Better Lawyer Licensing, Part 4: The Final Three Building Blocks of Minimum Competence
IAALS’ report, Building a Better Bar: The Twelve Building Blocks of Minimum Competence, provides the first-ever empirically grounded definition of the minimum competence required to practice law. Our comprehensive study found that minimum competence consists of 12 interlocking “building blocks,” which reveal not only what it takes to be a minimally competent lawyer, but how current licensing systems must be improved to reflect what new lawyers—and those they work with—actually do in practice.
- The ability to act professionally and in accordance with the rules of professional conduct
- An understanding of legal processes and sources of law
- An understanding of threshold concepts in many subjects
- The ability to interpret legal materials
- The ability to interact effectively with clients
- The ability to identify legal issues
- The ability to conduct research
- The ability to communicate as a lawyer
- The ability to understand the “big picture” of client matters
Now, we’re covering the final three building blocks, looking closer at more of the interlocking components of what it takes to be ready to practice law.
Building Block 10: The ability to manage a law-related workload responsibly.
Time management is crucial for lawyers as they handle heavy workloads and have a duty of care to their clients. Effective time management involves balancing speed with quality, as rushing through tasks can lead to mistakes. New lawyers often learn time management skills through “feet to the fire” experience.
Organization is another vital aspect of managing a law-related workload. Lawyers must organize not only their time but also emails, files, and documents related to different client matters. Proper organization ensures that tasks are not confused between clients and helps lawyers meet deadlines and avoid malpractice. While some new lawyers may have developed organizational skills during law school, many feel the need for more practical guidance in this area.
Workplace collaboration is essential for new lawyers who often work with supervisors, peers, and subordinates. Managing relationships and expectations with supervisors can be challenging, as different partners may have varying preferences and priorities. New lawyers may also need to delegate work to others, such as paralegals or student workers, and even manage teams in larger firms. Developing management skills and effectively communicating with colleagues are important aspects of workplace collaboration.
As one participant aptly stated, these workload management skills are essential—without them, the job of a lawyer cannot be done.
Building Block 11: The ability to cope with the stresses of legal practice.
The legal profession is known for its inherent stress, and new lawyers often express the weight of responsibility they feel towards their clients. The transition from law school to practice intensifies this stress as they realize they are now responsible for real people and their lives.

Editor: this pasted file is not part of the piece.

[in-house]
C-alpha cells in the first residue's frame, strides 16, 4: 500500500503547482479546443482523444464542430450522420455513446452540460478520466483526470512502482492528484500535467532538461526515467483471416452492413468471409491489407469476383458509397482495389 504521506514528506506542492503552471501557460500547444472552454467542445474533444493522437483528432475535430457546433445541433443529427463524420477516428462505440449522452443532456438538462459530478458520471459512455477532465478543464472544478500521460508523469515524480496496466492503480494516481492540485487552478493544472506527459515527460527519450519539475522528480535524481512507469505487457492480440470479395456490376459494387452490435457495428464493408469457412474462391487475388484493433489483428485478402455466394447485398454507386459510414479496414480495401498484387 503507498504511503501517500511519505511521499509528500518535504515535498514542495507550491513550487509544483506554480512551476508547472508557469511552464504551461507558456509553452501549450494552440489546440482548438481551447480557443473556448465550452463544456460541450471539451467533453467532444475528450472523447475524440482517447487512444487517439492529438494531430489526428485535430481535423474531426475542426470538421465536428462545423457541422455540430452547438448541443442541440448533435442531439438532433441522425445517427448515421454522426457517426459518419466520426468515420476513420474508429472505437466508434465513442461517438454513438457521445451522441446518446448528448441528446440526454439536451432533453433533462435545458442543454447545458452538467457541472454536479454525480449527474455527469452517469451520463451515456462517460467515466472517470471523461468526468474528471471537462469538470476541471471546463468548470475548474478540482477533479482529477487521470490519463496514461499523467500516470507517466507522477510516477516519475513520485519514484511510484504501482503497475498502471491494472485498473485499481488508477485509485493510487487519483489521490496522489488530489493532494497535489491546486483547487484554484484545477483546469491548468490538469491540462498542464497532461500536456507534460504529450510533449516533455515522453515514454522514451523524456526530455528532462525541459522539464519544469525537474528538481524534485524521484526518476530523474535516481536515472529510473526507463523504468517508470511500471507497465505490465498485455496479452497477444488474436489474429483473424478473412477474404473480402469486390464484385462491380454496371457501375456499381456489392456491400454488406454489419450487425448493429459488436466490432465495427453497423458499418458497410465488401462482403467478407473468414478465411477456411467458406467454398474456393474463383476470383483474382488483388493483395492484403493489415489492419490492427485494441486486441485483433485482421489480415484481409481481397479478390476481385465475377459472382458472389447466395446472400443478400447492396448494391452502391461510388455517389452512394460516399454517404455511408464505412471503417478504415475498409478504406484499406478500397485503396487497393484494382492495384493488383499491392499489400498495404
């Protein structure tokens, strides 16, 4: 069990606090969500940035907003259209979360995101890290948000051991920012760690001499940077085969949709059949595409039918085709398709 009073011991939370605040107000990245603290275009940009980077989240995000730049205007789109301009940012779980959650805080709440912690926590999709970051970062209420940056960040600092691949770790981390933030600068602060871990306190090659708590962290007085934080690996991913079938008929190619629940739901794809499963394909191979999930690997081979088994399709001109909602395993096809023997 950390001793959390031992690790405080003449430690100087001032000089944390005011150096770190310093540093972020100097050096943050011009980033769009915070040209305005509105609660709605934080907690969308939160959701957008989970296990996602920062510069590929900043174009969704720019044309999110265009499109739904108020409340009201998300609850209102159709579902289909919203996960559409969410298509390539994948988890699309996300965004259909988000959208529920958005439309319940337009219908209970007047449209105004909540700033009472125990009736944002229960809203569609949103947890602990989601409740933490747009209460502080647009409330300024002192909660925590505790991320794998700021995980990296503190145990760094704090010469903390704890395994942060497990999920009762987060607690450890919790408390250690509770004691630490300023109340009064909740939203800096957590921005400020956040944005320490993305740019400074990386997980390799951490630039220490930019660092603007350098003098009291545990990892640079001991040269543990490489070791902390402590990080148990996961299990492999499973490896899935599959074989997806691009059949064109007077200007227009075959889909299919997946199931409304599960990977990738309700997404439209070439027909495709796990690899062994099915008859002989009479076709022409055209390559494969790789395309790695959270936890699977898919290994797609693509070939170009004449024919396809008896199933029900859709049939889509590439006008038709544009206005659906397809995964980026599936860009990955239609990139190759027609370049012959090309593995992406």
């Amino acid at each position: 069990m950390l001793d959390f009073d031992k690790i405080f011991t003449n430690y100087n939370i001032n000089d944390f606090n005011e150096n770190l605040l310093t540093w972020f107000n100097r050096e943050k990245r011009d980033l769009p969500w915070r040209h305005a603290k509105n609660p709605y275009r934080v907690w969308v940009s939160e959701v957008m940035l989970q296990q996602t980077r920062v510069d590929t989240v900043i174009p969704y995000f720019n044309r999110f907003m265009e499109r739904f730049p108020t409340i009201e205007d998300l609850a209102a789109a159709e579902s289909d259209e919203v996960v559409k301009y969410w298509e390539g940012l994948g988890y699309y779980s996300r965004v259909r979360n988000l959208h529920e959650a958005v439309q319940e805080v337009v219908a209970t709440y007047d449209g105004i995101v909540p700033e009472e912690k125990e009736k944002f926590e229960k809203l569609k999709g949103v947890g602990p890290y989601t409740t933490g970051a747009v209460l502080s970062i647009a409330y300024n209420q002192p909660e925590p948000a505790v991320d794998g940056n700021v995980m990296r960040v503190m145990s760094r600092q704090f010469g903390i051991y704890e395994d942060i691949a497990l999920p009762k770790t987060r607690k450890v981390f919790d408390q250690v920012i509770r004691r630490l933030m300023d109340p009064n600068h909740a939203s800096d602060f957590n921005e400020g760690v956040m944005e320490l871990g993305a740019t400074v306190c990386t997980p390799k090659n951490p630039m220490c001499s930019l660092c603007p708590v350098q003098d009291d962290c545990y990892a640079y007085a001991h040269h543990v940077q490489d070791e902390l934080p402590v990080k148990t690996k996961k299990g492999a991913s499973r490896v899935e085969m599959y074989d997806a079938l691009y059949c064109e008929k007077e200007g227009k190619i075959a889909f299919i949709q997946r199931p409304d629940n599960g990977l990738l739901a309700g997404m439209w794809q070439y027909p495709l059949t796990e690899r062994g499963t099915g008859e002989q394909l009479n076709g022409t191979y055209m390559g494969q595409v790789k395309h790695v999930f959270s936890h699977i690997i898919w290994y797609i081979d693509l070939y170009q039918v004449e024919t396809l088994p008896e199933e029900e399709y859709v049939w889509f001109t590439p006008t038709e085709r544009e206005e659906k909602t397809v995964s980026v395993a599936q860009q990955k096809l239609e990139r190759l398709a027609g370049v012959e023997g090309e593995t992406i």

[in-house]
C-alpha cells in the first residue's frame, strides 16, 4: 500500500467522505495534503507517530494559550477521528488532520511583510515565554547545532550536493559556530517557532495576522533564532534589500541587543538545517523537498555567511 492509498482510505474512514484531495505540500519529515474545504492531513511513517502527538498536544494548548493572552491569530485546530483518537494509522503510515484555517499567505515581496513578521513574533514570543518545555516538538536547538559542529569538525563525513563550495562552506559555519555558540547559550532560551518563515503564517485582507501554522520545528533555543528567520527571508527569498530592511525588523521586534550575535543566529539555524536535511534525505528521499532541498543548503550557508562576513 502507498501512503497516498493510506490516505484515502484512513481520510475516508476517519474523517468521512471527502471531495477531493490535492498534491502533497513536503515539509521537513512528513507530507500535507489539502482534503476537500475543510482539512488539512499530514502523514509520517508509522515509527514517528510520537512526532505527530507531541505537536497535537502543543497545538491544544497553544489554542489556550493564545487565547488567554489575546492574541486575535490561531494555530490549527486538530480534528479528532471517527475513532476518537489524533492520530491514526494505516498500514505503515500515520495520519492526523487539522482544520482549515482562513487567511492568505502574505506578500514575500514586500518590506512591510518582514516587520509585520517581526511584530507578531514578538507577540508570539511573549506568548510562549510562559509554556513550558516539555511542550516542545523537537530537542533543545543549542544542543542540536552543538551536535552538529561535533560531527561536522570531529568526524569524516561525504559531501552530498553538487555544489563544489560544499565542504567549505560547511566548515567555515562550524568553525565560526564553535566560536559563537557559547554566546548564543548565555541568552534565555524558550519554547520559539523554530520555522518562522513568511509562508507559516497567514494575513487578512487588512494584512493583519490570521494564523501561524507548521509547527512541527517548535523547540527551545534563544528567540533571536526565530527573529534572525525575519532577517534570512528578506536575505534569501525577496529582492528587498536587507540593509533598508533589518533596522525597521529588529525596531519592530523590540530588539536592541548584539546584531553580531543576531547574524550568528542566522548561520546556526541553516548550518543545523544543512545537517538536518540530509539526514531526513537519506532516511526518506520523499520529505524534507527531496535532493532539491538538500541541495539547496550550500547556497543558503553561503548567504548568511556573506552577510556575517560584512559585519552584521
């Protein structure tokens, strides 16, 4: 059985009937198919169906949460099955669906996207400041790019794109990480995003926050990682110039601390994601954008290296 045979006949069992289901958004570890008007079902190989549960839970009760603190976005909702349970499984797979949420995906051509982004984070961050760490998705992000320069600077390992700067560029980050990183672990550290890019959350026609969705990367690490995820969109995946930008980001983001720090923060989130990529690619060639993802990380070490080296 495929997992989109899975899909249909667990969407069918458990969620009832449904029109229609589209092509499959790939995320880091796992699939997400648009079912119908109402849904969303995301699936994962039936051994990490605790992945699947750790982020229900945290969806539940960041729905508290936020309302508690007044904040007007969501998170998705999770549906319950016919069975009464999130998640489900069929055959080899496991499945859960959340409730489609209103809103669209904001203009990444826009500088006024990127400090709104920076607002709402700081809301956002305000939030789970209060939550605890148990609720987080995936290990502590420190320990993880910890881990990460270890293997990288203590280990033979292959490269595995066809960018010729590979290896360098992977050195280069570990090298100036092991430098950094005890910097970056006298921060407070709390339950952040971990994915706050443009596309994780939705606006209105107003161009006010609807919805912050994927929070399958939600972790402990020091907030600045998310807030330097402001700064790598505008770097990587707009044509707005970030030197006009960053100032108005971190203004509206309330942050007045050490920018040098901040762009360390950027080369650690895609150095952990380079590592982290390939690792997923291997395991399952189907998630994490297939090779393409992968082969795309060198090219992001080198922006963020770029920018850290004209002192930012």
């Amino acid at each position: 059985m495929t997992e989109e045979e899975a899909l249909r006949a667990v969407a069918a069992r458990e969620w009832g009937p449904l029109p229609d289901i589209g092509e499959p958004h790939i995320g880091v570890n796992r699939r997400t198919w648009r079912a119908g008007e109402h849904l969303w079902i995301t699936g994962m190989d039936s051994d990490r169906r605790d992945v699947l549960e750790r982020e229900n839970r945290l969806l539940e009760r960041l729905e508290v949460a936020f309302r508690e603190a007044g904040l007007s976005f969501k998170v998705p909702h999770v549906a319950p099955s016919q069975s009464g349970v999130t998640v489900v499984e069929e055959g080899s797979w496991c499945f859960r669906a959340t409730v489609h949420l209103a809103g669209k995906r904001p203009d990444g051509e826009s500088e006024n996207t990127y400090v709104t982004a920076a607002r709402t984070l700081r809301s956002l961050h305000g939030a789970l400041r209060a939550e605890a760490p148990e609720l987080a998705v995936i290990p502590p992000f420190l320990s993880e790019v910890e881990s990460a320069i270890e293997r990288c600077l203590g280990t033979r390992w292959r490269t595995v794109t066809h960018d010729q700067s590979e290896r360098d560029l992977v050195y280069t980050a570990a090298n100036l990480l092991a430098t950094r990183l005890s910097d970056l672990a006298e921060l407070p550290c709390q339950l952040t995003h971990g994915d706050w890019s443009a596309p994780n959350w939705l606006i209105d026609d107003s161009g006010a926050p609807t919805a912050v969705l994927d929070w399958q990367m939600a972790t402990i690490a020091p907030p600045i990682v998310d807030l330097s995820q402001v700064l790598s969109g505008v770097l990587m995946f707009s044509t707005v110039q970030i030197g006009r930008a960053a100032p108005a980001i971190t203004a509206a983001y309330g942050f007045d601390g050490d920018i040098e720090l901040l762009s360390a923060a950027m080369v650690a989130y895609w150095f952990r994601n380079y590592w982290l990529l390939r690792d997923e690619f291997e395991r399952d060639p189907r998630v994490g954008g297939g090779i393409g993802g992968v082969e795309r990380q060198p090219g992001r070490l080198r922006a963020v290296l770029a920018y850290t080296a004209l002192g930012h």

Research supports the notion that stress management is a vital skill for new lawyers. Surveys indicate that lawyers must be able to cope with stress in a healthy manner, exhibit flexibility and adaptability, show resilience in the face of setbacks, make decisions under pressure, and maintain calm in challenging situations. Supervisors also highlight the importance of stress management in the legal profession, and they seek candidates who can handle stressful situations effectively and act quickly in emergencies.
However, assessing the ability to cope with stress is challenging through traditional exams or character and fitness committees. Instead, it is an ability that can be developed. Our research suggests incorporating real-world practice experiences in clinics, externships, or other settings in order to develop and assess this important skill.
Building Block 12: The ability to pursue self-directed learning.
Many new lawyers in our focus groups expressed surprise at the lack of training and supervision they receive in their first year. To competently represent clients, they must take control of their own learning.
New lawyers employ various techniques to fulfill this need. They organize internal trainings and resource libraries, seek materials from senior colleagues, and utilize documents stored on office hard drives. They also turn to professional associations, listservs, and Continuing Legal Education (CLE) programs to gain knowledge and connect with experienced lawyers who can serve as mentors.
Admitting their limitations and asking questions is another crucial aspect of self-directed learning. Recognizing the need for assistance and seeking guidance when necessary is a learned skill that new lawyers emphasize. In the complex field of law, self-directed, continuous learning is indispensable for success. It is particularly crucial in the first year of practice, forming an essential component of minimum competence.
The knowledge, skills, and judgment laid out here work in tandem with the first nine building blocks of minimum competence. Together, these components provide a foundation that ensures new lawyers are actually practice-ready and can serve clients with confidence.
Our full findings and recommendations, including the 12 building blocks of minimum competence, our 5 insights for assessment, and our 10 recommendations for better licensing, can be found here.